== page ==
Rafferty, AC and Hewitt, MC and Wright, R and Hogarth, F and Coatsworth, N and Ampt, F and Dougall, S and Alpren, C and Causer, L and Coffey, C and Wakefield, A and Campbell, S and Pingault, N and Harlock, M and Smith, KJ and Kirk, MD, COVID-19 in health care workers, Australia 2020, Communicable Diseases Intelligence, 45 pp. 1-11. ISSN 2209-6051 (2021) [Refereed Article]
|PDF (Published version)|
© 2021 Commonwealth of Australia as represented by the Department of Health. This publication is licensed under a Creative Commons Attribution- Non-Commercial NoDerivatives 4.0 International Licence from https://creativecommons.org/licenses/by-nc-nd/4.0/legalcode
Health care workers are at increased risk of SARS-CoV-2 infection due to potential exposure to patients or staff in health care settings. Australian health care services and health care workers experienced intense pressure to prepare for and respond to SARS-CoV-2 infections. We summarise national data on health care worker infections and associated outbreaks during 2020.
We collected aggregated data on infected health care workers and outbreaks in health care facilities from all jurisdictions. Health care workers working solely in residential aged care and outbreaks in residential aged care facilities were excluded. Jurisdictions provided data on the number of health care setting outbreaks, confirmed cases, hospitalisation, source of infection, and health care worker role. We analysed data for two periods that aligned with two distinct peaks in the epidemic relative to 1 June 2020, referred to here as the first wave (23 January 31 May 2020) and the second wave (1 June 18 September 2020).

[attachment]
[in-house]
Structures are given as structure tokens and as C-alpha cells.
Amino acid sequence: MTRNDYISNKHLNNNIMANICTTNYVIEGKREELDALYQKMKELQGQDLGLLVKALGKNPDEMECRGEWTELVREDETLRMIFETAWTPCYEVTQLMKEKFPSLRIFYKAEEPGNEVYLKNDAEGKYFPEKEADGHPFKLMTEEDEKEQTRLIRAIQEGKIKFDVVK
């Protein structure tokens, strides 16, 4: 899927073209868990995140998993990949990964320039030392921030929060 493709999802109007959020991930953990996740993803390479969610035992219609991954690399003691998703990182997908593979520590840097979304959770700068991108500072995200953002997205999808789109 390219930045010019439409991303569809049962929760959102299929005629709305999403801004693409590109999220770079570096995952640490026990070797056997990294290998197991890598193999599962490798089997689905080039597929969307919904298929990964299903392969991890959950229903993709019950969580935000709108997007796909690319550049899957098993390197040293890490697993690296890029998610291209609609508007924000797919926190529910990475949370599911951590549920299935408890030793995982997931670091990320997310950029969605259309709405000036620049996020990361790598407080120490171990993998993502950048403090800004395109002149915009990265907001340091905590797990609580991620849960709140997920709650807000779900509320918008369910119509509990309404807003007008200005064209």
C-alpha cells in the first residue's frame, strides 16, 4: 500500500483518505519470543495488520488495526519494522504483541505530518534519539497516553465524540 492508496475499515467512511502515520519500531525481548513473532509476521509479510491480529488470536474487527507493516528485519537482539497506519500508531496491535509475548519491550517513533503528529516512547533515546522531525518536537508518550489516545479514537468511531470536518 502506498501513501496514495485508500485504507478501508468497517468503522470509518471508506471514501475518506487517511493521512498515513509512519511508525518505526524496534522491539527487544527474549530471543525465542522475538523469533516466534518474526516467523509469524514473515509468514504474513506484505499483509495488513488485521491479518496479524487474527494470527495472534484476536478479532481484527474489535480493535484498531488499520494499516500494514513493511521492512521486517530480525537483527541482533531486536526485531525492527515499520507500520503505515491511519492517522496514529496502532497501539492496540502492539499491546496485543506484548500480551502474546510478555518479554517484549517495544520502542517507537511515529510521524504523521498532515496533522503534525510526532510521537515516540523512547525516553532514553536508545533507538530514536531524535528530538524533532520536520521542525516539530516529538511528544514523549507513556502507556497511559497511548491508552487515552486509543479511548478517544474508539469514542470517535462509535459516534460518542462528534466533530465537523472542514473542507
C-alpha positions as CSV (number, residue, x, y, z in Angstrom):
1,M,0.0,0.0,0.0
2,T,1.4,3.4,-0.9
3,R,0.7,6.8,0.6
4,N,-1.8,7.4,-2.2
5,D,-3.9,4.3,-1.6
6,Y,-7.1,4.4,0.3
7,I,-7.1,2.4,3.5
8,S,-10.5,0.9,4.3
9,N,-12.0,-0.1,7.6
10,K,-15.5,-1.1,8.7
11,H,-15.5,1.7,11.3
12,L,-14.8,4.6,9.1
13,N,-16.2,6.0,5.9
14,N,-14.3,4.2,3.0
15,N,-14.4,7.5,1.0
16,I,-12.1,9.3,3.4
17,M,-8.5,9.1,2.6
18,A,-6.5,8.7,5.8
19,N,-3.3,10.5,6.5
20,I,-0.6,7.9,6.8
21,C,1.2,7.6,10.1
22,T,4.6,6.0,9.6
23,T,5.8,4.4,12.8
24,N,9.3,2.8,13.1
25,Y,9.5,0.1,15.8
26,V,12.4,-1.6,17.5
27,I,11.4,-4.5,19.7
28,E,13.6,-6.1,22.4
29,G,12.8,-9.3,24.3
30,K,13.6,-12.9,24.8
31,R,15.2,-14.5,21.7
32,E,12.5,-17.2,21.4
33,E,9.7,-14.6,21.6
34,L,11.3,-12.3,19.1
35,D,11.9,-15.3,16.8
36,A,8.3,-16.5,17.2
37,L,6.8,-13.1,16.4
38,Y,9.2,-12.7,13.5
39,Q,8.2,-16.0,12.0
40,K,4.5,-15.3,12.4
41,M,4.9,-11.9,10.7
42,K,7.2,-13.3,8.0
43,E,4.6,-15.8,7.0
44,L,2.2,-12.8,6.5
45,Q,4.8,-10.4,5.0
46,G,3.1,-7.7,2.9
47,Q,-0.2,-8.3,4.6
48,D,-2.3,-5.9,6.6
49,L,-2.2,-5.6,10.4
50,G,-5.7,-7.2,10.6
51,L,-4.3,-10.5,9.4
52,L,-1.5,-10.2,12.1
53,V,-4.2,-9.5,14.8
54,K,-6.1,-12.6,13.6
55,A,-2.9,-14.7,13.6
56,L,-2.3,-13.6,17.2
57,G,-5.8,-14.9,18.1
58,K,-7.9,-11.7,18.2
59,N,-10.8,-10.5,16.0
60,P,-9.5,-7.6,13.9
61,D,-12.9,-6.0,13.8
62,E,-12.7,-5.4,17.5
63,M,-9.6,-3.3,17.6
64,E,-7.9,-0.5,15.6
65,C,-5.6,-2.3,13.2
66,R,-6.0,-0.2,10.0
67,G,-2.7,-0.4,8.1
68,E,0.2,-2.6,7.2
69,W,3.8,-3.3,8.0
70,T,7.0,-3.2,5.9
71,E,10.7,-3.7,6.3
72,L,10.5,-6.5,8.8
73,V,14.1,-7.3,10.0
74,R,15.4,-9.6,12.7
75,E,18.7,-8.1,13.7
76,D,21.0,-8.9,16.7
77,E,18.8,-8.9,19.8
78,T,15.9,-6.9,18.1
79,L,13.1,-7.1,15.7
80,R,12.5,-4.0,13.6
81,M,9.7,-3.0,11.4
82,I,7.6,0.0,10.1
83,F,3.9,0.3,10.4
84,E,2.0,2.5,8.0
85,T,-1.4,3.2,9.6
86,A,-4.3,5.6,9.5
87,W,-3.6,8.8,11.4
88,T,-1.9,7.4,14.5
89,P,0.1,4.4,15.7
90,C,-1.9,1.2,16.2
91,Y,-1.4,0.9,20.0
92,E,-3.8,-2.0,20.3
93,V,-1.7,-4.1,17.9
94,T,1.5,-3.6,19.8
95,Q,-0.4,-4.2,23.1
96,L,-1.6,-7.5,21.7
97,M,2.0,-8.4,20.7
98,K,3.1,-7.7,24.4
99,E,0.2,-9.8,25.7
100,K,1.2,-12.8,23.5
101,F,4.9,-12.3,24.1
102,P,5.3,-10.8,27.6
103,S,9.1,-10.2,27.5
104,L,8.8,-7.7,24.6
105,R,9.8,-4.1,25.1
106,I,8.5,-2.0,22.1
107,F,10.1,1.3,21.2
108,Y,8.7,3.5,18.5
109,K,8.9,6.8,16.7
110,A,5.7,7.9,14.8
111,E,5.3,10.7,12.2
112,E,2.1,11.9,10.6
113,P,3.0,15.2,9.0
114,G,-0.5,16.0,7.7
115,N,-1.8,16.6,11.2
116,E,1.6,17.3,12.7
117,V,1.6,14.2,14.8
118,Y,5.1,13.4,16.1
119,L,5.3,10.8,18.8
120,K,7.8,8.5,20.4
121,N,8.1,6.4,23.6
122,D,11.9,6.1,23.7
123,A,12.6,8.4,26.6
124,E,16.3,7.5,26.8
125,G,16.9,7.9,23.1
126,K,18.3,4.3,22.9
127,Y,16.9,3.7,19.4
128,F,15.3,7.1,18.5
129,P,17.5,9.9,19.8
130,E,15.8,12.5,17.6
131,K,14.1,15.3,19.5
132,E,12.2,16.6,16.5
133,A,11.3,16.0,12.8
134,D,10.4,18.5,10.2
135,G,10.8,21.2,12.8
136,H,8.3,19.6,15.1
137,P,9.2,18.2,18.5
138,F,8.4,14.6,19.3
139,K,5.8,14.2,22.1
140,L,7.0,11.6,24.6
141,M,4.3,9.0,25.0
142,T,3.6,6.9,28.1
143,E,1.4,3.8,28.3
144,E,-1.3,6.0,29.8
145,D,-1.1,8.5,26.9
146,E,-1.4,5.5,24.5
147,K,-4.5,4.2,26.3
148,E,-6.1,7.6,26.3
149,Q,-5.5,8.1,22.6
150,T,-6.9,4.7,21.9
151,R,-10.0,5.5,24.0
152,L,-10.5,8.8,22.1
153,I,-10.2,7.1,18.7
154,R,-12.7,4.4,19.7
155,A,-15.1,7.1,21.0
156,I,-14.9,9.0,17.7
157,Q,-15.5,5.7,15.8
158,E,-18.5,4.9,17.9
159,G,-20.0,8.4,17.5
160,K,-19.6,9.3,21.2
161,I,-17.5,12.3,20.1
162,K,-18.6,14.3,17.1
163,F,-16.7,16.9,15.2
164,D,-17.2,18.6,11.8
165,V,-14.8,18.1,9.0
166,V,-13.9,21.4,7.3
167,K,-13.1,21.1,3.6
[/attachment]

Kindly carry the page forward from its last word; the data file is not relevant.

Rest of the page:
Jurisdictions reported a total of 2,163 health care worker infections with SARS-CoV-2 during the surveillance period. Source of acquisition was known for 81.0% of cases (1,667/2,059). The majority of cases in the first wave were acquired overseas, shifting to locally-acquired cases in the second wave. The odds of infection in the second wave compared to the first wave were higher for nurses/midwives (odds ratio, OR: 1.61; 95% confidence interval (95% CI): 1.322.00), lower for medical practitioners (OR: 0.36; 95% CI: 0.280.47) and did not differ for other health care workers (OR: 1.07; 95% CI: 0. 871.32). The odds of infection in the second wave were higher in a health care setting (OR: 1.76; 95% CI: 1.282.41) than in the community.
There were 120 outbreaks in health care settings with 1,428 cases, of which 56.7% (809/1,428) were health care workers. The majority (88/120; 73.8%) of outbreaks in health care settings occurred in the second wave of the epidemic, with 90.9% of these (80/88) occurring in Victoria.
In the second wave of the epidemic, when there was heightened community transmission, health care workers were more likely to be infected in the workplace. Throughout the epidemic, nurses were more likely to be infected than staff in other roles.
|Item Type:||Refereed Article|
|Keywords:||COVID-19, coronavirus disease 2019, SARS-CoV-2, health care workers, Australia|
|Research Division:||Health Sciences|
|Research Group:||Public health|
|Research Field:||Public health not elsewhere classified|
|Objective Group:||Specific population health (excl. Indigenous health)|
|Objective Field:||Occupational health|
|UTAS Author:||Smith, KJ (Dr Kylie Smith)|
|Web of Science® Times Cited:||2|
|Deposited By:||Menzies Institute for Medical Research|
|Downloads:||4 View Download Statistics|
Repository Staff Only: item control page